Tuesday, January 6, 2009
I came across a question on the Absolute Write forums about having characters with low self-esteem. It made me stop to think, mostly because my knee-jerk response was a dislike of such characters. And knee-jerk reactions are usually not as productive as thoughtful analyses.
My response stemmed partly from the fact that I was raised in a family and a culture that stressed achievement and success at all costs. However, another part of it is that low self-esteem isn’t often the kind of quality that attracts people. We’re drawn towards confidence, whether that quality is expressed by an applicant for a job, a date or a nation’s leader.
You could balance this out, having such a character project confidence in public while worrying about their performance or showing their vulnerabilities in private. I’ve done that on a few occasions, smiling and talking my way into a job while hoping no one can see me sweat.
But that would be understandable nervousness or performance anxiety rather than the kind of crippling inner nothingness that comes to mind when I think of really low self-esteem. That kind of character is one who probably never even takes the spotlight because he knows in advance that he’s going to fail.
What could be done with such a person? Well, most of the time, this would be a comic character. Seinfeld did wonderfully with that kind of neurosis, and so did Red Dwarf, which I discussed in a previous blog post. But what if you’re hoping for the readers to take such a character seriously? Or, heaven help you, like such a person?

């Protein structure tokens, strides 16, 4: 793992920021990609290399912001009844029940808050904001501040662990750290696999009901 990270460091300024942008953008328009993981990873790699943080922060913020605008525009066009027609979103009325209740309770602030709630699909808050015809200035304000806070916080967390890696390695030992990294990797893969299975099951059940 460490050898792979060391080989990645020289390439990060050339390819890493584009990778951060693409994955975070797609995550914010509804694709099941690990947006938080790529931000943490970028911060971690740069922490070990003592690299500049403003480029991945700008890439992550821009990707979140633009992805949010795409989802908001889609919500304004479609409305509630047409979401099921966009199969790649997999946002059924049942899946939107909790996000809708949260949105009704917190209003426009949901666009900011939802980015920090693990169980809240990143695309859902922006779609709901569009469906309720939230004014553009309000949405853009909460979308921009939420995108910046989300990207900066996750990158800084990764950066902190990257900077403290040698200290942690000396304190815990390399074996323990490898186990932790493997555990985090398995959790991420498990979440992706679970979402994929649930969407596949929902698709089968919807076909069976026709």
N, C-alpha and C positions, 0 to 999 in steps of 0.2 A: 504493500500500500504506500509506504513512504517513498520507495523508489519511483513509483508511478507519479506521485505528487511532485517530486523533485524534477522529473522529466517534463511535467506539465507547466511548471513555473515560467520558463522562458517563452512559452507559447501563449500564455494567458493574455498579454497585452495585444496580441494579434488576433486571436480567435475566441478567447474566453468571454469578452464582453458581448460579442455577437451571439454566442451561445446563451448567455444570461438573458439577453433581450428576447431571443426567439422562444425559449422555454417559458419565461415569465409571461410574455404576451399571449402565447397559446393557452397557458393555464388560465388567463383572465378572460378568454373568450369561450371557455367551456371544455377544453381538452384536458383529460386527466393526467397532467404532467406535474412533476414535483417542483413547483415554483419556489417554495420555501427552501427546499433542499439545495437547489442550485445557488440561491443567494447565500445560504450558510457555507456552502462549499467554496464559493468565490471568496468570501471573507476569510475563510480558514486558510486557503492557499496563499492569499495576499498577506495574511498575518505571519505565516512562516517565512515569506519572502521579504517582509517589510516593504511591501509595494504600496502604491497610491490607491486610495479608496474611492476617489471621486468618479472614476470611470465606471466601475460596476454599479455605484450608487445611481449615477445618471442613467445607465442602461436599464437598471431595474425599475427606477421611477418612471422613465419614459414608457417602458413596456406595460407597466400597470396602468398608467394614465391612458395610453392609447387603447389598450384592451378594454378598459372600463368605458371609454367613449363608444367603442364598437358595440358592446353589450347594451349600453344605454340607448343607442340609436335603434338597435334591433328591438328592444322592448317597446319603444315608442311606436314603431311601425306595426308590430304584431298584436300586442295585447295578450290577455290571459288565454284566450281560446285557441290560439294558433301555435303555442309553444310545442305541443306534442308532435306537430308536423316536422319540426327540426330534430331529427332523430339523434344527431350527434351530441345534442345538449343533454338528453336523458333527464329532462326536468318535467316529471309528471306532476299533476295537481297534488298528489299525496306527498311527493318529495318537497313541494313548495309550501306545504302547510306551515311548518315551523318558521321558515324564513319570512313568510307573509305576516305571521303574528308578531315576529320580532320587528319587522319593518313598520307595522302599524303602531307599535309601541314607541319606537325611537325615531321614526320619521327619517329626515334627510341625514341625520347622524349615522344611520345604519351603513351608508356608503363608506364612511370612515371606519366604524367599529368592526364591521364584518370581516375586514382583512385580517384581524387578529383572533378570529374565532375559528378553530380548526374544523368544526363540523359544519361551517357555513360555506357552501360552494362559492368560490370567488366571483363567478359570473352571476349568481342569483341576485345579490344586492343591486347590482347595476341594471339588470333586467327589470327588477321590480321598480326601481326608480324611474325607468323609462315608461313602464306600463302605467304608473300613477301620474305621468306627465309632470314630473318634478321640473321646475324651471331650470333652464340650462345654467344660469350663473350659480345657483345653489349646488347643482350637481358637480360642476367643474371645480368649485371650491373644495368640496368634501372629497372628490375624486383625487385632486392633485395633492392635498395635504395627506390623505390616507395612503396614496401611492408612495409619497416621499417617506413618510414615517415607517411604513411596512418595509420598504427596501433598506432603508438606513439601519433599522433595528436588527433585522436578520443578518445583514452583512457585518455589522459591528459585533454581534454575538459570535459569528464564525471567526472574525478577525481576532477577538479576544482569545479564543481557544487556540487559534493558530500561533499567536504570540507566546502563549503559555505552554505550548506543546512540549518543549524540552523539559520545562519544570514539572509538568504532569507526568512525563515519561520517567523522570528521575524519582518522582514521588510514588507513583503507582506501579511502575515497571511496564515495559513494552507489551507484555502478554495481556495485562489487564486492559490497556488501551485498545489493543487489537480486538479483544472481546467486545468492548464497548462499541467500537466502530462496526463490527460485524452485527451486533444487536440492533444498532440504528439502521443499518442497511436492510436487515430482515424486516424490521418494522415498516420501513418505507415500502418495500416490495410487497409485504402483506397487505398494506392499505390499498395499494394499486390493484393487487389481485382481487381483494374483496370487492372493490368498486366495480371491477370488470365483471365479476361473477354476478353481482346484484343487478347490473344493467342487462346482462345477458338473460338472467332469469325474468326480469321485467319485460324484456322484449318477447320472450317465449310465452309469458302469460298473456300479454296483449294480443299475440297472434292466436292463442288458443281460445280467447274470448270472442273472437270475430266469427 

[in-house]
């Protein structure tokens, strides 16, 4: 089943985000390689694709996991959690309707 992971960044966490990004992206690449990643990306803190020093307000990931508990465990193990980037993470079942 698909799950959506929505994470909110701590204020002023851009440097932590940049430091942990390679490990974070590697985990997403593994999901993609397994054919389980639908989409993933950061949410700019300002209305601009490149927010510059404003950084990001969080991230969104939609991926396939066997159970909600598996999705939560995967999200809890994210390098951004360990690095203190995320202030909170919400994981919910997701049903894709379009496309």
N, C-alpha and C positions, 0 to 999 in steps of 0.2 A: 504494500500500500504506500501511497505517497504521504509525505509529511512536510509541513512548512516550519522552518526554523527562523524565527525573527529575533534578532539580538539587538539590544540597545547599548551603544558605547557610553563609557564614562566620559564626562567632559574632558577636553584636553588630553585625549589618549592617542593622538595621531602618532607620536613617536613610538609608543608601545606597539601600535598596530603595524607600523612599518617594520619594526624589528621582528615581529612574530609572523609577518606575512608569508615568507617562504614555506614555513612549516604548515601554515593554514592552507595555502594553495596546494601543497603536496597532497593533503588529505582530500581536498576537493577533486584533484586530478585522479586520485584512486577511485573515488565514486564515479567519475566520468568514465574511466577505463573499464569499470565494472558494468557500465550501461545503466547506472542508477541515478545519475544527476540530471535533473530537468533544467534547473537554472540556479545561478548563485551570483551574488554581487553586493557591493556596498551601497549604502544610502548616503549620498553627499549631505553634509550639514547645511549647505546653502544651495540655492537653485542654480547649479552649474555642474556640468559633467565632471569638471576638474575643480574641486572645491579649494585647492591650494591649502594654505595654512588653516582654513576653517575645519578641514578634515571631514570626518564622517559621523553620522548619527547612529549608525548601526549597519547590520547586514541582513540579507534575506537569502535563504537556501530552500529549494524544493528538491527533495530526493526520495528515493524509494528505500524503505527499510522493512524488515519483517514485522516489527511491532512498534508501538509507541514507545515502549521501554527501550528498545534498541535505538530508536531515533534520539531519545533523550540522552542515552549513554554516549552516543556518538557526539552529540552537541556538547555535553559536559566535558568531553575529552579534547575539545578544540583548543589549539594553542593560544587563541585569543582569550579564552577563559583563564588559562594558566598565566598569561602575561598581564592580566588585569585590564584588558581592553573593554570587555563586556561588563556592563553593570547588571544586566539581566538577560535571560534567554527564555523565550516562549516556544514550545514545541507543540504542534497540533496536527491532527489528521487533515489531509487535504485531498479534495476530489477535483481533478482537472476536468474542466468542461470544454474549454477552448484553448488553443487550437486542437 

Low self-esteem is one of the few flaws that can really torpedo a character – more so than greed, promiscuity, dishonesty and a lot of other negative traits. Some of those can even come off as edgy and cool, given the right circumstances. But a character who’s inept, who screws up, who achieves nothing and who hates herself as a result is unlikely to result in the readers liking her. Their response is going to be more along the lines of pity, annoyance or relief that they’re not such a person.
So, how to make it work? One way would be to show why the character became this way, why she can’t make any friends or have normal close relationships, like the heroine of Dean Koontz’s Whispers. Understanding why someone behaves a certain way goes quite far in fleshing them out.
Another, very effective way for me is to show that the character tries his best to succeed. A character who believes he’s worthless and therefore sits on his hands isn’t going to be as interesting as a character who believes he’s worthless but longs to be different and at least attempts to change his sad condition. I think that’s why I liked Rimmer from Red Dwarf the moment I read that he was taking the astronavigation exam for the thirteenth time (even though he was as destined to fail as when he took it for the first time).
Such a character may or may not express self-pity for their condition, depending on what the writer wants to achieve. I’d feel more liking for someone who didn’t whine about feeling worthless, but if such a whine was funny or incisive enough, it would cancel out the annoyance.
So the success of such characters depends on how well they’re done – like most other aspects of writing. I’m glad I got over the knee-jerk reaction, though.
On another note, I signed up to be a book review blogger with Thomas Nelson, and picked What's age got to do with it? as my first book. Let's see how that goes.
Also, my application to college is nearly complete. I still need to provide proof of fluency in English, though.